To get a feel for national trends in college sex, we partnered with SurveyMonkey to survey students from diverse backgrounds at a wide range of four-year colleges and universities all over the country — from Harvard to the University of Minnesota to San Diego State. A couple of caveats: The poll was designed by journalists, not social scientists. So on the controversial question of sexual assault, we rather bluntly asked respondents whether they’d been raped, while most public-health surveys instead describe the act of forced sex in a number of different ways and over a series of questions.
Far more people will say that they’ve experienced rape if you don’t actually ask them to identify as rape survivors, so fewer students said they’ve been raped in our survey than have in recent national campus studies. (However, a high percentage of people in our survey said they know other students who have been sexually assaulted.) Also, despite our best efforts to get an even gender split, more women responded to the poll — it turns out that the difficulty of getting young men to sit still for a survey is a well-known problem.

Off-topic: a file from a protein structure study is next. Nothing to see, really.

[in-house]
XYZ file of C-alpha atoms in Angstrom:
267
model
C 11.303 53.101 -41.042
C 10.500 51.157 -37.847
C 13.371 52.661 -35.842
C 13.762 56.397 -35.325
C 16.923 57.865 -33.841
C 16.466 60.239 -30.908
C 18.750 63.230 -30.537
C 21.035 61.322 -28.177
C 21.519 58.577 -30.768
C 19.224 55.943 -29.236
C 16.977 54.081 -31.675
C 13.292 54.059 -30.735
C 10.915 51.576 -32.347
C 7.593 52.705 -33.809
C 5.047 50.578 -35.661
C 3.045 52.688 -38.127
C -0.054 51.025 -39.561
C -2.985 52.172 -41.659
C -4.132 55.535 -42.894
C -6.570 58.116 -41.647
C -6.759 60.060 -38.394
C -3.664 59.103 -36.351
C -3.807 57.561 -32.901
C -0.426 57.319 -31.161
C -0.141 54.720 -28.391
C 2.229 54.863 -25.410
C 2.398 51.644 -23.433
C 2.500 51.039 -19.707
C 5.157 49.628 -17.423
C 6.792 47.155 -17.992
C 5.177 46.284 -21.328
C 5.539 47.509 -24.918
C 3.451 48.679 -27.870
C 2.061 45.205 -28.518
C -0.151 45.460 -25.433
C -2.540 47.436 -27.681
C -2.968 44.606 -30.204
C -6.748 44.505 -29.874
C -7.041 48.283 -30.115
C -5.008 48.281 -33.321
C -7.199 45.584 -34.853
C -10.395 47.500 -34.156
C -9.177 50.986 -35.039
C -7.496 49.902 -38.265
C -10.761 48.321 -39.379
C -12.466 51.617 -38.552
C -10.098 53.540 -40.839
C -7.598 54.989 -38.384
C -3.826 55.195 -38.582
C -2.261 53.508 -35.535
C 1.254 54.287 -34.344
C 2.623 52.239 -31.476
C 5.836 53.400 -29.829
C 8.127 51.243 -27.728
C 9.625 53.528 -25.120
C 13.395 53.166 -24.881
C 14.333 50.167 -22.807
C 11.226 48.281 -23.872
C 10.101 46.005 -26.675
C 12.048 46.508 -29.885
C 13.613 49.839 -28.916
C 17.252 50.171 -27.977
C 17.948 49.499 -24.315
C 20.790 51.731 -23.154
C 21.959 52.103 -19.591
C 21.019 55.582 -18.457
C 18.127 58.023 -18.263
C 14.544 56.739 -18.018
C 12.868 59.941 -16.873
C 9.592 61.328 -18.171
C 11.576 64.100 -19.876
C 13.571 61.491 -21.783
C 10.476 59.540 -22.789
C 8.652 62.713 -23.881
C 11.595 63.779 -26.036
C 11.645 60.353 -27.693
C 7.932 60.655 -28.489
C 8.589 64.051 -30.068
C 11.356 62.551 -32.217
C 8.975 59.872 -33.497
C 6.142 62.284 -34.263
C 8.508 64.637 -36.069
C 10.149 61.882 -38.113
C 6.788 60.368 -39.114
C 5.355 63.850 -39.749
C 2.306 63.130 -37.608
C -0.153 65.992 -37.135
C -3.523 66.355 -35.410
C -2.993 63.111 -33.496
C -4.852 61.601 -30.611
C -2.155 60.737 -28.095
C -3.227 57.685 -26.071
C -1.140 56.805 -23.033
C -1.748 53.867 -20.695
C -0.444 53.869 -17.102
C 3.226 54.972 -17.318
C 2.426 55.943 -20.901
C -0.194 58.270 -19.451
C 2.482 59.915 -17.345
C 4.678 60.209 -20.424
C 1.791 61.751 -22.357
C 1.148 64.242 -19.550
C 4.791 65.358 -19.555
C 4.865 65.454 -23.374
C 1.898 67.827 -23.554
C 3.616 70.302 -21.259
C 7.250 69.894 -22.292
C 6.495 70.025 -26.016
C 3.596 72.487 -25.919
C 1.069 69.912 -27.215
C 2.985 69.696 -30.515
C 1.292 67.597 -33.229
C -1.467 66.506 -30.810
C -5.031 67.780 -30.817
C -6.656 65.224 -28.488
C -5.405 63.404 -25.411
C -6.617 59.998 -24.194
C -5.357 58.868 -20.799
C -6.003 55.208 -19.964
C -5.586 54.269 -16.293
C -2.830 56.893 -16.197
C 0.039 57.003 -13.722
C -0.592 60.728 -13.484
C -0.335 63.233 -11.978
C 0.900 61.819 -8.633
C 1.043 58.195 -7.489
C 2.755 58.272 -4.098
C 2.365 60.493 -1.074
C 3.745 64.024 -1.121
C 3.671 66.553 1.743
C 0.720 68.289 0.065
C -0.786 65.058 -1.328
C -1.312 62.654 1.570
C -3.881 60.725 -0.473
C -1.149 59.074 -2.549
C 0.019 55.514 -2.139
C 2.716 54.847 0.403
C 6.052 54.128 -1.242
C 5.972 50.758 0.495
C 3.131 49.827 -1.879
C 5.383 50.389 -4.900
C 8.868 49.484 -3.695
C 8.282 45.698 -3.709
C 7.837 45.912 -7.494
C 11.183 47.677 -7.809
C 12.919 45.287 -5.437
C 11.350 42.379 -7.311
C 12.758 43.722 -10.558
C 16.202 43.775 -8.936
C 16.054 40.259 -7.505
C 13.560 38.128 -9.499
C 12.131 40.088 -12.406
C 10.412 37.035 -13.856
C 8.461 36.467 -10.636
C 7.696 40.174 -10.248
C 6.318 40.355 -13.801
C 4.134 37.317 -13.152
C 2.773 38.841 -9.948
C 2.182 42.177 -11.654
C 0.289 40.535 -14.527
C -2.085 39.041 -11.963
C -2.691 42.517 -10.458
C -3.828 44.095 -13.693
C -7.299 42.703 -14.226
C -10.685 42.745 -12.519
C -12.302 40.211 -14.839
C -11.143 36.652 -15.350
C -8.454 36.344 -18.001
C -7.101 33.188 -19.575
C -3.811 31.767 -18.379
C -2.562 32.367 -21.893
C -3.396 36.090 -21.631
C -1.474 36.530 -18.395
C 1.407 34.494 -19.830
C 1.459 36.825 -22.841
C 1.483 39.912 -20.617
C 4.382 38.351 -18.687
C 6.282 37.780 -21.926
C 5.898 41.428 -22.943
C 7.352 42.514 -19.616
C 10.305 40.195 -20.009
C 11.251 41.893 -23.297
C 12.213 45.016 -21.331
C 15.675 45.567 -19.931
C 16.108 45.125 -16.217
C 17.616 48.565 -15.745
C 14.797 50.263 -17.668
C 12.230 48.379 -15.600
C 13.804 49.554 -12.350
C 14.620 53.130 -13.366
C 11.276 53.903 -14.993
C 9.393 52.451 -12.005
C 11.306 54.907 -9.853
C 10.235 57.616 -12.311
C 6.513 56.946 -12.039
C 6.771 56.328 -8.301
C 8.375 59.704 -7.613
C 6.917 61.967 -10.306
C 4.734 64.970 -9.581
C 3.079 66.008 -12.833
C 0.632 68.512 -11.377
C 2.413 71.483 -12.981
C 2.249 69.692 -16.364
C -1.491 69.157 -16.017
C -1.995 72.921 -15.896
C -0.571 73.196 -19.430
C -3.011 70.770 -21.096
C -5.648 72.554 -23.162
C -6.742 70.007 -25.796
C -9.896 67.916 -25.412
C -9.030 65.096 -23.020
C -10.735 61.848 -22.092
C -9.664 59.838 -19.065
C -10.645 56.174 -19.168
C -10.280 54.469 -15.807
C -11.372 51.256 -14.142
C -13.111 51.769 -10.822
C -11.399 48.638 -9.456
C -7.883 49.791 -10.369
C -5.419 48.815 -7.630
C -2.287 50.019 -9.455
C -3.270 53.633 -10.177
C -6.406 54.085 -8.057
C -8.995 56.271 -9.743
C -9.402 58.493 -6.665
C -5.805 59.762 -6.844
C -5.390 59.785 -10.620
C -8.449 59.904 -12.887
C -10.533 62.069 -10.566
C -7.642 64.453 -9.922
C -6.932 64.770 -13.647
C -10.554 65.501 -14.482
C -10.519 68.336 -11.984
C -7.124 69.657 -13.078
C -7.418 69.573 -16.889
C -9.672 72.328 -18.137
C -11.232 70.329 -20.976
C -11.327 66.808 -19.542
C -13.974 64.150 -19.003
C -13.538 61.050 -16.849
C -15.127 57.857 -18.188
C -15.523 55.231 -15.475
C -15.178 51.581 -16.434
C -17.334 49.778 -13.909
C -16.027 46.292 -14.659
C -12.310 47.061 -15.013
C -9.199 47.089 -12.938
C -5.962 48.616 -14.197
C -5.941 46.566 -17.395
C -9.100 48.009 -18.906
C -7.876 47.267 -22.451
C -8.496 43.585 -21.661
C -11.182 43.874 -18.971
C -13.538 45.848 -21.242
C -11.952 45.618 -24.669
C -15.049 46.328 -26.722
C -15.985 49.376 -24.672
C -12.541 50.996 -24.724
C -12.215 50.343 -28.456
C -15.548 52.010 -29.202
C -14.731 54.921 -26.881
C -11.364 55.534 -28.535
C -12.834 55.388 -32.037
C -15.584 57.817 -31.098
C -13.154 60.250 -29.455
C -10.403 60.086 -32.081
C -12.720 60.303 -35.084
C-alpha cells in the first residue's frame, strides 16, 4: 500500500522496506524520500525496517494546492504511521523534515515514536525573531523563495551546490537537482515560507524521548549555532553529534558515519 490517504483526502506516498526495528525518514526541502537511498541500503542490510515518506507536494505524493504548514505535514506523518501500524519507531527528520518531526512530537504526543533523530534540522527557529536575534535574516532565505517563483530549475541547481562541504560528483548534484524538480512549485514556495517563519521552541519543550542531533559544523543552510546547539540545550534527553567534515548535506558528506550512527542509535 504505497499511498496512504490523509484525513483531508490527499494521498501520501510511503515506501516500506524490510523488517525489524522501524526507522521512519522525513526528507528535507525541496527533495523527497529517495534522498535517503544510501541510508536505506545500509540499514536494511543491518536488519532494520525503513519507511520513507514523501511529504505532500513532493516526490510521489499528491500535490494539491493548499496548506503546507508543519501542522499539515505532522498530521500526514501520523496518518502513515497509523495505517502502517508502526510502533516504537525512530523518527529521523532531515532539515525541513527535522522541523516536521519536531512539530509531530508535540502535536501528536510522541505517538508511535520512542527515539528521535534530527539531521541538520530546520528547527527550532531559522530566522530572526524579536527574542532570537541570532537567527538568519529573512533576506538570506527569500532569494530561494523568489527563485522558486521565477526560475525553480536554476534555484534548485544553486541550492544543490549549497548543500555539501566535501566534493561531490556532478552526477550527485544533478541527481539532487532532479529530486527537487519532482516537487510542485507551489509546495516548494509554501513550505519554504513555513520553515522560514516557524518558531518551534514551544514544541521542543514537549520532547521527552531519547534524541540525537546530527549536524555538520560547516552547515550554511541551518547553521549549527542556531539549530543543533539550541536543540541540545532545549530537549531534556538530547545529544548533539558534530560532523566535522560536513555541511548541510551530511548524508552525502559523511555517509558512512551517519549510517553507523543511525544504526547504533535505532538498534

There were a lot of things that interested us about the findings: College women, as a group, have a significant fear of sexual coercion; men, by contrast, overwhelmingly fear rejection — and are approximately twice as afraid of poor performance in bed as women are. But the thing that intrigued us most was that for all the narrative dominance of “hookup culture,” the students who replied to our survey were surprisingly sexually conservative.
Analysis by Amelia Thomson-Deveaux
*This article appears in the October 19, 2015 issue of New York Magazine.